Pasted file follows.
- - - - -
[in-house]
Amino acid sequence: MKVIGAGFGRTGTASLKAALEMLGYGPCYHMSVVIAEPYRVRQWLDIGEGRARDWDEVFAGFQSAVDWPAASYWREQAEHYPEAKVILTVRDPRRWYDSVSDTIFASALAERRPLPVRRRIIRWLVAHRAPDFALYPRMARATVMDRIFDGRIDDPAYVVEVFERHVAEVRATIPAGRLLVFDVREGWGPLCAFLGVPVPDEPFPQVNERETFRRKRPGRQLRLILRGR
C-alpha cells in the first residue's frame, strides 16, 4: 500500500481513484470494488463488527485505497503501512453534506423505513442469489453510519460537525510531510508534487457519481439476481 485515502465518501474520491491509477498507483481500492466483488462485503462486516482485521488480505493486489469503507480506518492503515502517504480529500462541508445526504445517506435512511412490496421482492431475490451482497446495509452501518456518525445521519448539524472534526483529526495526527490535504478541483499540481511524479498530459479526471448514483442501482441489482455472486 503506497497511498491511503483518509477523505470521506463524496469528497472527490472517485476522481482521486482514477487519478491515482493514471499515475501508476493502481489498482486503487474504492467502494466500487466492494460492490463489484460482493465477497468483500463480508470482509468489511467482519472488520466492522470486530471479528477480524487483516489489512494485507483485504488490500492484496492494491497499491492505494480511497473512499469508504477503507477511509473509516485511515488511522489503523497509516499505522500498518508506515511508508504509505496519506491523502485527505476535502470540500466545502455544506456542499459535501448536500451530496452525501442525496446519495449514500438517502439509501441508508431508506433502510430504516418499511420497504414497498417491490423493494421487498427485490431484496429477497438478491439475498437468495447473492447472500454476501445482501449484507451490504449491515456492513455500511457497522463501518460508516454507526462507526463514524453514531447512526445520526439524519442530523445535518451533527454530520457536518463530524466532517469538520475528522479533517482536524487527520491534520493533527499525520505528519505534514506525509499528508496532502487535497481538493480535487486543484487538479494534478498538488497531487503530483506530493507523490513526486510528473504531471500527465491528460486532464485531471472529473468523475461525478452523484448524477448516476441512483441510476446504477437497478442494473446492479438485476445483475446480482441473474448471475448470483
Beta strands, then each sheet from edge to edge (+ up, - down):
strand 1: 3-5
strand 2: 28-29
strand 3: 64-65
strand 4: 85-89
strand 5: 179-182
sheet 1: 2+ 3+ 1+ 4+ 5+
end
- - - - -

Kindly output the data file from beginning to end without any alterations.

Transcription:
[in-house]
Amino acid sequence: MKVIGAGFGRTGTASLKAALEMLGYGPCYHMSVVIAEPYRVRQWLDIGEGRARDWDEVFAGFQSAVDWPAASYWREQAEHYPEAKVILTVRDPRRWYDSVSDTIFASALAERRPLPVRRRIIRWLVAHRAPDFALYPRMARATVMDRIFDGRIDDPAYVVEVFERHVAEVRATIPAGRLLVFDVREGWGPLCAFLGVPVPDEPFPQVNERETFRRKRPGRQLRLILRGR
C-alpha cells in the first residue's frame, strides 16, 4: 500500500481513484470494488463488527485505497503501512453534506423505513442469489453510519460537525510531510508534487457519481439476481 485515502465518501474520491491509477498507483481500492466483488462485503462486516482485521488480505493486489469503507480506518492503515502517504480529500462541508445526504445517506435512511412490496421482492431475490451482497446495509452501518456518525445521519448539524472534526483529526495526527490535504478541483499540481511524479498530459479526471448514483442501482441489482455472486 503506497497511498491511503483518509477523505470521506463524496469528497472527490472517485476522481482521486482514477487519478491515482493514471499515475501508476493502481489498482486503487474504492467502494466500487466492494460492490463489484460482493465477497468483500463480508470482509468489511467482519472488520466492522470486530471479528477480524487483516489489512494485507483485504488490500492484496492494491497499491492505494480511497473512499469508504477503507477511509473509516485511515488511522489503523497509516499505522500498518508506515511508508504509505496519506491523502485527505476535502470540500466545502455544506456542499459535501448536500451530496452525501442525496446519495449514500438517502439509501441508508431508506433502510430504516418499511420497504414497498417491490423493494421487498427485490431484496429477497438478491439475498437468495447473492447472500454476501445482501449484507451490504449491515456492513455500511457497522463501518460508516454507526462507526463514524453514531447512526445520526439524519442530523445535518451533527454530520457536518463530524466532517469538520475528522479533517482536524487527520491534520493533527499525520505528519505534514506525509499528508496532502487535497481538493480535487486543484487538479494534478498538488497531487503530483506530493507523490513526486510528473504531471500527465491528460486532464485531471472529473468523475461525478452523484448524477448516476441512483441510476446504477437497478442494473446492479438485476445483475446480482441473474448471475448470483
Beta strands, then each sheet from edge to edge (+ up, - down):
strand 1: 3-5
strand 2: 28-29
strand 3: 64-65
strand 4: 85-89
strand 5: 179-182
sheet 1: 2+ 3+ 1+ 4+ 5+
end